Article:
Shreker’s Opera The Distant Sound Opens July 30 | Visual Art | Hudson Valley | Hudson Valley; Chronogram
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Shreker’s Opera The Distant Sound Opens July 30 

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Franz Schreker’s The Distant Sound, though familiar in Europe, has never yet – in the century since its composition – been fully staged in North America. With lush, sumptuous music, Schreker’s opera explores the complexities of love, eroticism, and art-for-art’s-sake idealism. It tells the tragic story of Fritz, a composer who forsakes Grete, his beloved, for the sound that is a distant echo of her presence. But the opera is only partly about Fritz and the elusive ideal that shimmers, mirage-like, beyond his grasp. It is also about how Grete, the composer’s beloved, is exploited by the society she lives in, and how she survives by retreating into her dreams.

Schreker’s masterful melding of disparate dramatic devices and psychological and cultural forces, along with the beauty and brilliance of his score, makes The Distant Sound one of the most moving and groundbreaking works of 20th-century opera.

The opera’s four performances (July 30, August 1, 4, & 6) feature the festival’s resident American Symphony Orchestra under music director Leon Botstein, who gives a free Opera Talk before the August 1 performance. The Distant Sound’s four performances will be sung in Schreker’s original German with English supertitles. For tickets, call the Fisher Center box office at 845-758-7900 or visit www.fishercenter.bard.edu.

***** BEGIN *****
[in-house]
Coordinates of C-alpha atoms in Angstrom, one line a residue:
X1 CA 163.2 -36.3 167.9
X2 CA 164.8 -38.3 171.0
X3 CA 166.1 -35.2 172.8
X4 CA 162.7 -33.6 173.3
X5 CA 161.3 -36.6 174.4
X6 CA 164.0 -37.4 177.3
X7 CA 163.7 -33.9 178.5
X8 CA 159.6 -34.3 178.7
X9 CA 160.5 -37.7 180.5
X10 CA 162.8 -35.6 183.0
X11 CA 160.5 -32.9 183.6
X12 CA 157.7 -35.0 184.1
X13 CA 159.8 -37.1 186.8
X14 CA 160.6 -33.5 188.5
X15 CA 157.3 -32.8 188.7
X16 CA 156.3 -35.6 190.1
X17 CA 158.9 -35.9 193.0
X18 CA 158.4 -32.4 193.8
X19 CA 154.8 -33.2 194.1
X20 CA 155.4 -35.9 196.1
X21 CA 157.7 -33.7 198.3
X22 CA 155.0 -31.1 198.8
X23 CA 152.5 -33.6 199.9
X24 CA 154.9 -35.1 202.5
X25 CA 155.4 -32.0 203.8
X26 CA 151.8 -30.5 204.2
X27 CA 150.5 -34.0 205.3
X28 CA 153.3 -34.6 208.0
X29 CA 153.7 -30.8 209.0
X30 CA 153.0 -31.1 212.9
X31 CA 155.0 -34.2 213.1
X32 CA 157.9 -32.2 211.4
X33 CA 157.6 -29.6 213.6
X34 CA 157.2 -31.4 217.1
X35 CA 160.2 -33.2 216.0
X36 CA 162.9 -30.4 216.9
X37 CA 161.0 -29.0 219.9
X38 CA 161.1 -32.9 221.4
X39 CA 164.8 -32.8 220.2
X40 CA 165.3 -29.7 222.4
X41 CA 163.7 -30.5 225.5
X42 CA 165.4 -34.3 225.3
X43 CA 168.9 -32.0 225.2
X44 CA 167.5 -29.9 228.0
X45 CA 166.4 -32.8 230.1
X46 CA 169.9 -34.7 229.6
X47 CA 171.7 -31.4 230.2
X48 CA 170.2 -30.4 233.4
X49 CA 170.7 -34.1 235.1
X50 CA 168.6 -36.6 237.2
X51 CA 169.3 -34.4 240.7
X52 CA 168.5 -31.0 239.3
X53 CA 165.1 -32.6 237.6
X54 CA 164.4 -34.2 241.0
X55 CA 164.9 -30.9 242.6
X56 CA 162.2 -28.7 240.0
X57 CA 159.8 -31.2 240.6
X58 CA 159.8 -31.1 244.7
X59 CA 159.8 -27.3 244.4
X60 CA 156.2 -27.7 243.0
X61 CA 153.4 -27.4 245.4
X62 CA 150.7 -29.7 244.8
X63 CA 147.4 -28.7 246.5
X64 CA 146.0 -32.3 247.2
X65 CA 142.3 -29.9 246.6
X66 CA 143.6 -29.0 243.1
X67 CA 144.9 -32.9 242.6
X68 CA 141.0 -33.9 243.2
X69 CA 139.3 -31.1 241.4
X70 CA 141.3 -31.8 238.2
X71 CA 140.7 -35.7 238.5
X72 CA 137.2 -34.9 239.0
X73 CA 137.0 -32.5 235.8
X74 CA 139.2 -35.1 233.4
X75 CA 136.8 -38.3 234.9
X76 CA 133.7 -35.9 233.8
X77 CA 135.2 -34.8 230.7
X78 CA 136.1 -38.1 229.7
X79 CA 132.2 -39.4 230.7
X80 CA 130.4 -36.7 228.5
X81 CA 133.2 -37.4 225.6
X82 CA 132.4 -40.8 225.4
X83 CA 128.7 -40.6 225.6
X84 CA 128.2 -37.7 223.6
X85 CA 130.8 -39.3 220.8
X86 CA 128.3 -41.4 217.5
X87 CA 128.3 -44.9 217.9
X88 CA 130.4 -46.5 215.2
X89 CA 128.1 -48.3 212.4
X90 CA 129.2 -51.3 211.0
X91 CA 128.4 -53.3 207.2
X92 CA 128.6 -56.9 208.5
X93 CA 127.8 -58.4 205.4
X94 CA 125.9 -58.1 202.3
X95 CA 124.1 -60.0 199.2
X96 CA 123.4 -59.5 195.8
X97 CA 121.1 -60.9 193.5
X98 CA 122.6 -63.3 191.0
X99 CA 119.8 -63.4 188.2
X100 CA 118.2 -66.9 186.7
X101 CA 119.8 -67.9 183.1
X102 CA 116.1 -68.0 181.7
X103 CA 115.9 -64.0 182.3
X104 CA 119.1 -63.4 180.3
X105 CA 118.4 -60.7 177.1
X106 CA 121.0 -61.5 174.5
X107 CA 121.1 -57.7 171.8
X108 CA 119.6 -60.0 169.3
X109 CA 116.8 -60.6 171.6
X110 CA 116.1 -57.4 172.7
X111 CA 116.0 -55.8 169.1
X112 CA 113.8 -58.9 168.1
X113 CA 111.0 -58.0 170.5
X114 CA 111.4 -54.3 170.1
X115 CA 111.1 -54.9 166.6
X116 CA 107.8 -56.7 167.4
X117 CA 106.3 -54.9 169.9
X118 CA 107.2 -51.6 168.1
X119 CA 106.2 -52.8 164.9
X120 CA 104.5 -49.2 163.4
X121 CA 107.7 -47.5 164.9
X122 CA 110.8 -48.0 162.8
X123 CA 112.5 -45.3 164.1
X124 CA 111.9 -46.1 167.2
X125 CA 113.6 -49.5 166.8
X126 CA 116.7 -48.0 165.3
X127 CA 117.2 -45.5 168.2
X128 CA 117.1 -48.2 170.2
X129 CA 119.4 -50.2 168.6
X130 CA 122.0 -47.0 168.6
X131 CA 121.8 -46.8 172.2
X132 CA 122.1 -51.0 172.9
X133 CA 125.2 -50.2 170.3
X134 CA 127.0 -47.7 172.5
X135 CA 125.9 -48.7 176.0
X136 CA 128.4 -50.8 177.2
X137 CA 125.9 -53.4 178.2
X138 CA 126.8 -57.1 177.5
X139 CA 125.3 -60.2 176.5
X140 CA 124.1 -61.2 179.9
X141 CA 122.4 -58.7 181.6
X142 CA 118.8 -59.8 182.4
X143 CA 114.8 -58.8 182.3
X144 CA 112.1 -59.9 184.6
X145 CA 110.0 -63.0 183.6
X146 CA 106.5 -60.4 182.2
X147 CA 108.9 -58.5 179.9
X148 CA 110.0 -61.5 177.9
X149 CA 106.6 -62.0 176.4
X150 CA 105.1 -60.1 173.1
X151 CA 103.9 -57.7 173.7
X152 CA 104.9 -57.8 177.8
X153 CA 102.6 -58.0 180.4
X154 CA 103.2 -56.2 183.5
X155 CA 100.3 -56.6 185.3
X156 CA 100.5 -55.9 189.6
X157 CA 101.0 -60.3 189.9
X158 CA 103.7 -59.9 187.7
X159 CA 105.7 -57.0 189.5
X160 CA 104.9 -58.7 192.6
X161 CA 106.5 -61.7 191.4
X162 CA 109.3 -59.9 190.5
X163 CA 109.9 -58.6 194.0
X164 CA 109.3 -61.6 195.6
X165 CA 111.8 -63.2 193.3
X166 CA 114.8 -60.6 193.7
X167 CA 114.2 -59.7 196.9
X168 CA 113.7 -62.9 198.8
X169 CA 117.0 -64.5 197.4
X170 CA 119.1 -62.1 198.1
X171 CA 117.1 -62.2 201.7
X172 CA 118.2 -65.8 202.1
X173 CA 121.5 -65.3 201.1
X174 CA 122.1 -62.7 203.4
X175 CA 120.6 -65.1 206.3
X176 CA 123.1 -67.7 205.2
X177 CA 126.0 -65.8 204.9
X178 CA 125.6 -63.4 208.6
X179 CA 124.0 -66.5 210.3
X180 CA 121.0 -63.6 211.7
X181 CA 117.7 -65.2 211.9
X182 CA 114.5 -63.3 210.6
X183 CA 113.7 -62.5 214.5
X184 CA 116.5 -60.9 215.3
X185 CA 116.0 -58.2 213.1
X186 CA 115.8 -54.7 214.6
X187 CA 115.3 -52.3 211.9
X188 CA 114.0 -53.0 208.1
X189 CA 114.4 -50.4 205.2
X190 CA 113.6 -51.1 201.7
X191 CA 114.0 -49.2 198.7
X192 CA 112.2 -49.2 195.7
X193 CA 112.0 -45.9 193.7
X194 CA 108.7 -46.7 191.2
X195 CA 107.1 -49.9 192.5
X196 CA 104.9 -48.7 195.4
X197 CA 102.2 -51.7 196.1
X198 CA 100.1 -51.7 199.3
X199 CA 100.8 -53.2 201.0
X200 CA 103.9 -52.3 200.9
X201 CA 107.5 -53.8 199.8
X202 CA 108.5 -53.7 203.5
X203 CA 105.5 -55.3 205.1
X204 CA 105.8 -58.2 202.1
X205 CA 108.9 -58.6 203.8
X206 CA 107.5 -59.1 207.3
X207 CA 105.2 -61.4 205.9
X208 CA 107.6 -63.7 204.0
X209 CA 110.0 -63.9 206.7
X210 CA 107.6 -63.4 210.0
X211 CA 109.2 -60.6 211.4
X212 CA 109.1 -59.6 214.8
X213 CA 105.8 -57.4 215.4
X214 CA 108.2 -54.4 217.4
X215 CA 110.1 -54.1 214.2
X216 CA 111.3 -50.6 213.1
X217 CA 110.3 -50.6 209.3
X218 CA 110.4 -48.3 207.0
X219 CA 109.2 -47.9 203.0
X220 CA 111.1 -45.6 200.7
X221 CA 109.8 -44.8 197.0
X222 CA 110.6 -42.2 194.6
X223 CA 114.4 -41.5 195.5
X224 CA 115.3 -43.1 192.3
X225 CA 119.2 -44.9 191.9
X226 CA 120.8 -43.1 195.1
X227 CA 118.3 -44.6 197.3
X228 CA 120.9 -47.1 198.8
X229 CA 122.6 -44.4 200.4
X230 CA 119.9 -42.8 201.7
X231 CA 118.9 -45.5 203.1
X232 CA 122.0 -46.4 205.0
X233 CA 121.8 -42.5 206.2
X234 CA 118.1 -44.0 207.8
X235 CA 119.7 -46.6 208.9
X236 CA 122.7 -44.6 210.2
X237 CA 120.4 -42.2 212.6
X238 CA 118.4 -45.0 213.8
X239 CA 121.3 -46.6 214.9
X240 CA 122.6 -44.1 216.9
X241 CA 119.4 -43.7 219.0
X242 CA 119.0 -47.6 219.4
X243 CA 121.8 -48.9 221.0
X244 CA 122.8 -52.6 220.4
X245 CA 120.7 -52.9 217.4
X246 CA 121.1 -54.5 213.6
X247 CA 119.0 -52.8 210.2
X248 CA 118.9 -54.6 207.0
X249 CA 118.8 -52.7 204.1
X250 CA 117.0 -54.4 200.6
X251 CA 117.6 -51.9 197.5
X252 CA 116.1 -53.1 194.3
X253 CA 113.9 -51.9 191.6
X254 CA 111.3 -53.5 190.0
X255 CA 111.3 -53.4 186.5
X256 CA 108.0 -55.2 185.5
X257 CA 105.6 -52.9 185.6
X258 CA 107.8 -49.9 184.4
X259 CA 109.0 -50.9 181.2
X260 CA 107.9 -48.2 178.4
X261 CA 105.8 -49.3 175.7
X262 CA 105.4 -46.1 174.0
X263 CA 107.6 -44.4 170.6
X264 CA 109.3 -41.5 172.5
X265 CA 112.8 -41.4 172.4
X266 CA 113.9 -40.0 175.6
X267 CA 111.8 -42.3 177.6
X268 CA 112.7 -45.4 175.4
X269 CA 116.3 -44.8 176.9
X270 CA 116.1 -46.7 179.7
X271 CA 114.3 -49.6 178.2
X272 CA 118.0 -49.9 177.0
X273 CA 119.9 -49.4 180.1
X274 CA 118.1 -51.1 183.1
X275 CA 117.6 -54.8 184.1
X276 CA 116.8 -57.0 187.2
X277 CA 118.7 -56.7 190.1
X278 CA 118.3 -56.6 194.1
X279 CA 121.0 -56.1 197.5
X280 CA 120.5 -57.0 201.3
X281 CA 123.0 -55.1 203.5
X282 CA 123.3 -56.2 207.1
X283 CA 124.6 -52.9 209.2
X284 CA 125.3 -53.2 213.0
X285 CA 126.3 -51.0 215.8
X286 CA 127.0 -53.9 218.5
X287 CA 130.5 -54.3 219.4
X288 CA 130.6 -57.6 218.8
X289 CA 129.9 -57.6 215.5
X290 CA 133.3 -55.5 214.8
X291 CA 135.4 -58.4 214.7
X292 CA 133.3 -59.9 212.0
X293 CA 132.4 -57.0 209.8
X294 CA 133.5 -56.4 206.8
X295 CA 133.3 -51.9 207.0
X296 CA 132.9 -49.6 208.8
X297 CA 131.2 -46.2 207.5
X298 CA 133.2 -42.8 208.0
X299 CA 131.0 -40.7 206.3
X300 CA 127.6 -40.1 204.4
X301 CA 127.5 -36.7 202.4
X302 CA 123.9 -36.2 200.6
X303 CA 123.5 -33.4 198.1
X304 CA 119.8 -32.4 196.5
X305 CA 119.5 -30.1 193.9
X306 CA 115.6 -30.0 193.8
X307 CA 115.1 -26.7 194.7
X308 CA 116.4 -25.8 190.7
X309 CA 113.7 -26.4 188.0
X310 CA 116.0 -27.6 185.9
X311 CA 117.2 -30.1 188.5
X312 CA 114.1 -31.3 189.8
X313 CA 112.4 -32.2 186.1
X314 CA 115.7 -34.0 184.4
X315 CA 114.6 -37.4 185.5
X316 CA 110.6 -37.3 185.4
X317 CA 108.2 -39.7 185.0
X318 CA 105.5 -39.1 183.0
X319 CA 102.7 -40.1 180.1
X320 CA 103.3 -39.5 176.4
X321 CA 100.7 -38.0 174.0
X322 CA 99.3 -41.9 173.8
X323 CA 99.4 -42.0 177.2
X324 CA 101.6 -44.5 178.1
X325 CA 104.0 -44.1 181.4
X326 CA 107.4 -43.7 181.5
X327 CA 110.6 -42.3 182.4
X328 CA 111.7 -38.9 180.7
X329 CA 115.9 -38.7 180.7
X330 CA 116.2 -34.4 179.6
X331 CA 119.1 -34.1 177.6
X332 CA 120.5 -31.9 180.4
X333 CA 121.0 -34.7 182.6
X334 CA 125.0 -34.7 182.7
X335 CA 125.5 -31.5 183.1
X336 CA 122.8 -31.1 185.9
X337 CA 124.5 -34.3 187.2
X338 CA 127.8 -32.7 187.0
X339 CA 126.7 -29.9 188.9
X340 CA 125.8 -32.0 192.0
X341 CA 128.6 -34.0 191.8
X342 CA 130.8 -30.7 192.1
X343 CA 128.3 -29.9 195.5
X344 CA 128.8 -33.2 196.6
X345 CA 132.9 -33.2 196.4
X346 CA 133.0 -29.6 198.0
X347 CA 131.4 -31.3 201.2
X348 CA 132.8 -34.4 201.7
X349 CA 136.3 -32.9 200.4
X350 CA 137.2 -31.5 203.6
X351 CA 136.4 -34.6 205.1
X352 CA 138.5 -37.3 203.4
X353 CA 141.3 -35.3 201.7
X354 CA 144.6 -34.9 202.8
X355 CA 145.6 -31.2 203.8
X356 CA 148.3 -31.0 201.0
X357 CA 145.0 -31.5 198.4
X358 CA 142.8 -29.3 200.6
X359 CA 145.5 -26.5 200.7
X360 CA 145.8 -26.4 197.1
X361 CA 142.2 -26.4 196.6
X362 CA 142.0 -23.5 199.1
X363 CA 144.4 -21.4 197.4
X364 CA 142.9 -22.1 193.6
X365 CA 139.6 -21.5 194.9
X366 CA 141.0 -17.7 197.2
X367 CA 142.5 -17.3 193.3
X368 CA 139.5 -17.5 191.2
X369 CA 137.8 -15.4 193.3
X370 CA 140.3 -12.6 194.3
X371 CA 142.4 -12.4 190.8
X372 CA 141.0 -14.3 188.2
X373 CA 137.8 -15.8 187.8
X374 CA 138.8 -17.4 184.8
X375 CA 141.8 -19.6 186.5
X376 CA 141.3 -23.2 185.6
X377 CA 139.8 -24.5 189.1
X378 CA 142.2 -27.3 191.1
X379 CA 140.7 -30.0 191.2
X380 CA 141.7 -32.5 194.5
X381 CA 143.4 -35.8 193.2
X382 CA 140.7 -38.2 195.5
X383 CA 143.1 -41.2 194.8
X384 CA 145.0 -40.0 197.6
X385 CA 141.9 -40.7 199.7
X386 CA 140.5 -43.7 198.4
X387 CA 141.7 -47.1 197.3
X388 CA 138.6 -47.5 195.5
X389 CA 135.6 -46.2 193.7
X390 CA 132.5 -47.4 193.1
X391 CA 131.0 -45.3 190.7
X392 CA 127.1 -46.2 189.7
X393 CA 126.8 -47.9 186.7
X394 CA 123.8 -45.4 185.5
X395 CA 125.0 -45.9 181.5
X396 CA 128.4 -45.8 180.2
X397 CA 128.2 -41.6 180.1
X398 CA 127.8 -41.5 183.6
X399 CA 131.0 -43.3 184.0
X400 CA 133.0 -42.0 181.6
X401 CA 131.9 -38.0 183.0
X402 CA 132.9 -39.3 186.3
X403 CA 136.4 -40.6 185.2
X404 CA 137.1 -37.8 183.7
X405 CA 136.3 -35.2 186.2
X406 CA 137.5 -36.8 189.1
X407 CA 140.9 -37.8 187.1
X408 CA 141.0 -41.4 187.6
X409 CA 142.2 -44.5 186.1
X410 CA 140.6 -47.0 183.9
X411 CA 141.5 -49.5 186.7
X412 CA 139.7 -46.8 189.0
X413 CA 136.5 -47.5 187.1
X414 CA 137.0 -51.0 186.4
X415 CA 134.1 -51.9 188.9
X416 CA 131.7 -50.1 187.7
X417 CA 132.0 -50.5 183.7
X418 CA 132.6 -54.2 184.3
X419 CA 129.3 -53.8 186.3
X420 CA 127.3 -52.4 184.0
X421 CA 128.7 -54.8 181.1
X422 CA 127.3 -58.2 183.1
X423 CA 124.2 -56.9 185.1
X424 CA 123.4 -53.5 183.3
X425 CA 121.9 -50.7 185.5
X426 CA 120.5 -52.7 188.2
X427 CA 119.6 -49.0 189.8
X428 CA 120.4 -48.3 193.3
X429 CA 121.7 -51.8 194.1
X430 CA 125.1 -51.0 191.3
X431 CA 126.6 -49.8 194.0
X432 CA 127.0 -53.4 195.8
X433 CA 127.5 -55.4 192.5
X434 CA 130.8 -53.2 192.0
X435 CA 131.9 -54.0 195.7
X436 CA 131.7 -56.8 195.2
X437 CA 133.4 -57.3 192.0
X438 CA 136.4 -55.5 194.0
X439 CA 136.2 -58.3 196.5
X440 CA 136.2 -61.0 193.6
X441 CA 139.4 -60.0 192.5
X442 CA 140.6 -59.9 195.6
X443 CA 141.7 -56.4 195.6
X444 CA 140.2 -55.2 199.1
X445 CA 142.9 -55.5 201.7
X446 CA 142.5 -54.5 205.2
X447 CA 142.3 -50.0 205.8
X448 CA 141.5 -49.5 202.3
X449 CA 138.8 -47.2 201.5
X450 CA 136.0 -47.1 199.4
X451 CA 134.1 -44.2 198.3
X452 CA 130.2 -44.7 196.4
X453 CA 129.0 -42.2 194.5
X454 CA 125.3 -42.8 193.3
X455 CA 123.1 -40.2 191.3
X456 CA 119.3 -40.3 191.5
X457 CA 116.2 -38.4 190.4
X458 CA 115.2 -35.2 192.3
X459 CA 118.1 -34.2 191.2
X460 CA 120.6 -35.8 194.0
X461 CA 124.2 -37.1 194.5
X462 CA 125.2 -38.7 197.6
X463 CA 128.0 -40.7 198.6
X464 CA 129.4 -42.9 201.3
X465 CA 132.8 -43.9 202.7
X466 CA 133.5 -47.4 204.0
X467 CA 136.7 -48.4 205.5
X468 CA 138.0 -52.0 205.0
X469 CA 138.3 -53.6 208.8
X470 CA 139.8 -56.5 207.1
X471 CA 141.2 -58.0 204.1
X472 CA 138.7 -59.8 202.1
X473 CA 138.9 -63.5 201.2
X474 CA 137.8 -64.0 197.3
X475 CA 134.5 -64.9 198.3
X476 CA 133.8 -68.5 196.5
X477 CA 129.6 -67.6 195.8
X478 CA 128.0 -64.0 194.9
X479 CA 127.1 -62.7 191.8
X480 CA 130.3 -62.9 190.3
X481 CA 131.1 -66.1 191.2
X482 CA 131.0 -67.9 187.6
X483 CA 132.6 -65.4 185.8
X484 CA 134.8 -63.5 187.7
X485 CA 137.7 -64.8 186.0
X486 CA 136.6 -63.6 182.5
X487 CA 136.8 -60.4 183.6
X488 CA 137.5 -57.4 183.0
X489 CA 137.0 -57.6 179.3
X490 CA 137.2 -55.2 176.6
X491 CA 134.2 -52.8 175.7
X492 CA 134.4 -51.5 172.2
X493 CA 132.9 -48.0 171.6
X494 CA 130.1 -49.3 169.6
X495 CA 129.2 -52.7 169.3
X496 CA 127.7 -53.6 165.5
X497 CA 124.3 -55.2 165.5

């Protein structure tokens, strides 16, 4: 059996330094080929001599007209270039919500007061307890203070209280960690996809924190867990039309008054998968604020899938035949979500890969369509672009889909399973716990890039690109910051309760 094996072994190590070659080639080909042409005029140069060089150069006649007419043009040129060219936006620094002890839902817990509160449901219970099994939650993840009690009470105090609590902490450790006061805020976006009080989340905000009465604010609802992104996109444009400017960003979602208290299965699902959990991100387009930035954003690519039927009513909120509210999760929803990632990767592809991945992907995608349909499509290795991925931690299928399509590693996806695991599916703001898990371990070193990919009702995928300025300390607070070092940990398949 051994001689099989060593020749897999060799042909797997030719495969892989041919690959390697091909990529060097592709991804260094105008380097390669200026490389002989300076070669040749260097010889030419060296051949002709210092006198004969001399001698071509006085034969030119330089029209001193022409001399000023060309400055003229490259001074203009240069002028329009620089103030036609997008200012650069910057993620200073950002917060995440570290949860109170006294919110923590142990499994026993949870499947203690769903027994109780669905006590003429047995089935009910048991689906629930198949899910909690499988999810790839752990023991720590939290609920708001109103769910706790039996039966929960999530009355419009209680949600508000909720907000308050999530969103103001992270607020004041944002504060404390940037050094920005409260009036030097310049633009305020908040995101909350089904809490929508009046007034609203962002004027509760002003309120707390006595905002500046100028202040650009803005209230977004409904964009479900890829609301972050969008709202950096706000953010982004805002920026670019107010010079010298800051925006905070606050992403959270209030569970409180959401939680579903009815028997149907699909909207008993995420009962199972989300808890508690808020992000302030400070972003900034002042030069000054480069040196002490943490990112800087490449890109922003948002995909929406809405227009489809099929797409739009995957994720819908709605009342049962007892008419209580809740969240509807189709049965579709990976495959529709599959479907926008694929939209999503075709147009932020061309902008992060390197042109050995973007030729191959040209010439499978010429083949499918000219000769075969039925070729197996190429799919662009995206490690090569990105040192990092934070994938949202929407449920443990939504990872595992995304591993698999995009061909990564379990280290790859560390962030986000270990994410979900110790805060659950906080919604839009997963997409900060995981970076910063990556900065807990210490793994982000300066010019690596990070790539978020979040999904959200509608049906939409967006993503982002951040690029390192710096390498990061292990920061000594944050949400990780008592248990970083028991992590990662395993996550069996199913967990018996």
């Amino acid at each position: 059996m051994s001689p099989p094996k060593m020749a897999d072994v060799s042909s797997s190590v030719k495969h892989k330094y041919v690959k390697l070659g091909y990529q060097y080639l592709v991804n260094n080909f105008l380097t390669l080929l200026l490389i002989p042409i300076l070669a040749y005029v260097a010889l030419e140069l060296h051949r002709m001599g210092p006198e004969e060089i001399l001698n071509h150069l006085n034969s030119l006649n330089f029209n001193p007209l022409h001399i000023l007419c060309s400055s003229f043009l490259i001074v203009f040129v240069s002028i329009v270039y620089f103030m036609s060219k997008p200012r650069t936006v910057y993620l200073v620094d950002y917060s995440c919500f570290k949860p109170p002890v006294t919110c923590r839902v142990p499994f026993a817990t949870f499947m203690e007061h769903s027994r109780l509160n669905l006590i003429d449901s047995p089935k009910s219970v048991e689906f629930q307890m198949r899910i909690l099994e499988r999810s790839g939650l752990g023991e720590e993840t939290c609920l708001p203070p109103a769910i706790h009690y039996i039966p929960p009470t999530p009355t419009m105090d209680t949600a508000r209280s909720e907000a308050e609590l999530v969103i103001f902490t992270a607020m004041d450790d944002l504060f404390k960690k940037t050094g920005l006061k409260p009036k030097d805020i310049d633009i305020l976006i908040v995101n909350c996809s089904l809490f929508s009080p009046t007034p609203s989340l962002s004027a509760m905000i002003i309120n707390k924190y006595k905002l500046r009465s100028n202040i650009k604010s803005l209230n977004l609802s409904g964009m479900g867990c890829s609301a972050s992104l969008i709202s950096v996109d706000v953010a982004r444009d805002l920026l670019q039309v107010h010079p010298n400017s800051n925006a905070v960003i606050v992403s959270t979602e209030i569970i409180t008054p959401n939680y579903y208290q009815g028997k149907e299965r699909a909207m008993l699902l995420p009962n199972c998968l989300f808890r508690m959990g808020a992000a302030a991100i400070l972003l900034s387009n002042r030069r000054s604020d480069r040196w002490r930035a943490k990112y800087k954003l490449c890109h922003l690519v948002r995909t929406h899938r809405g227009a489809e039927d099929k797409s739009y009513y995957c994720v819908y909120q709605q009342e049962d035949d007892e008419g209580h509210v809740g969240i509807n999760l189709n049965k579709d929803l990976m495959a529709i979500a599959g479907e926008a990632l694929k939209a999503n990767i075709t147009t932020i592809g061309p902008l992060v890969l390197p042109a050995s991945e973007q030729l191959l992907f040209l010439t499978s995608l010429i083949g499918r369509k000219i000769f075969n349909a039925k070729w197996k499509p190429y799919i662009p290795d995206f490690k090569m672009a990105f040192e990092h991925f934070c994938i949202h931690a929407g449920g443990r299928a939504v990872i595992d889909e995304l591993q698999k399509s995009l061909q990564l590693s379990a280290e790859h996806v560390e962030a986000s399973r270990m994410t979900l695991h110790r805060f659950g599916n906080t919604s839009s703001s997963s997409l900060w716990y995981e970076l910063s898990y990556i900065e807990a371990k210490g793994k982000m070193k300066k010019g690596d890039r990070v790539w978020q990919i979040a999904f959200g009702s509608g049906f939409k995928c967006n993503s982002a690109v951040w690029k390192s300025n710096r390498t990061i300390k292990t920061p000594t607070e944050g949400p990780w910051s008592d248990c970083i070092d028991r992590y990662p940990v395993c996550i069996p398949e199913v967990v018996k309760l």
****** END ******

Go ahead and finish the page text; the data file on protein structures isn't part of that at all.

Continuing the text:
Reviving an important but neglected opera is one of the ways the Bard SummerScape festival paints a faithfully nuanced portrait of each past age, and this year’s exploration of “Berg and His World” is no exception.  To enrich its evocation of Viennese modernism, Bard The Distant Sound (Der ferne Klang, 1910), by Berg’s compatriot Schreker, in its centenary year.

Thaddeus Strassberger, director of last season’s lavishly praised Huguenots presentation and winner of the 2005 European Opera Directing Prize, returns to direct, with set designs by Narelle Sissons, whose credits include Babes in Toyland at Lincoln Center (2008), and costume design by Mattie Ullrich, who created the costumes for SummerScape’s productions of The Sorcerer (2007) and Les Huguenots (2009).  Tenor Mathias Schulz stars as Fritz, and soprano Yamina Maamar plays Grete, in which role the New York Times described her performance as a “triumph.”

For tickets and further information on all SummerScape events, call the Fisher Center box office at 845-758-7900 or visit www.fishercenter.bard.edu.

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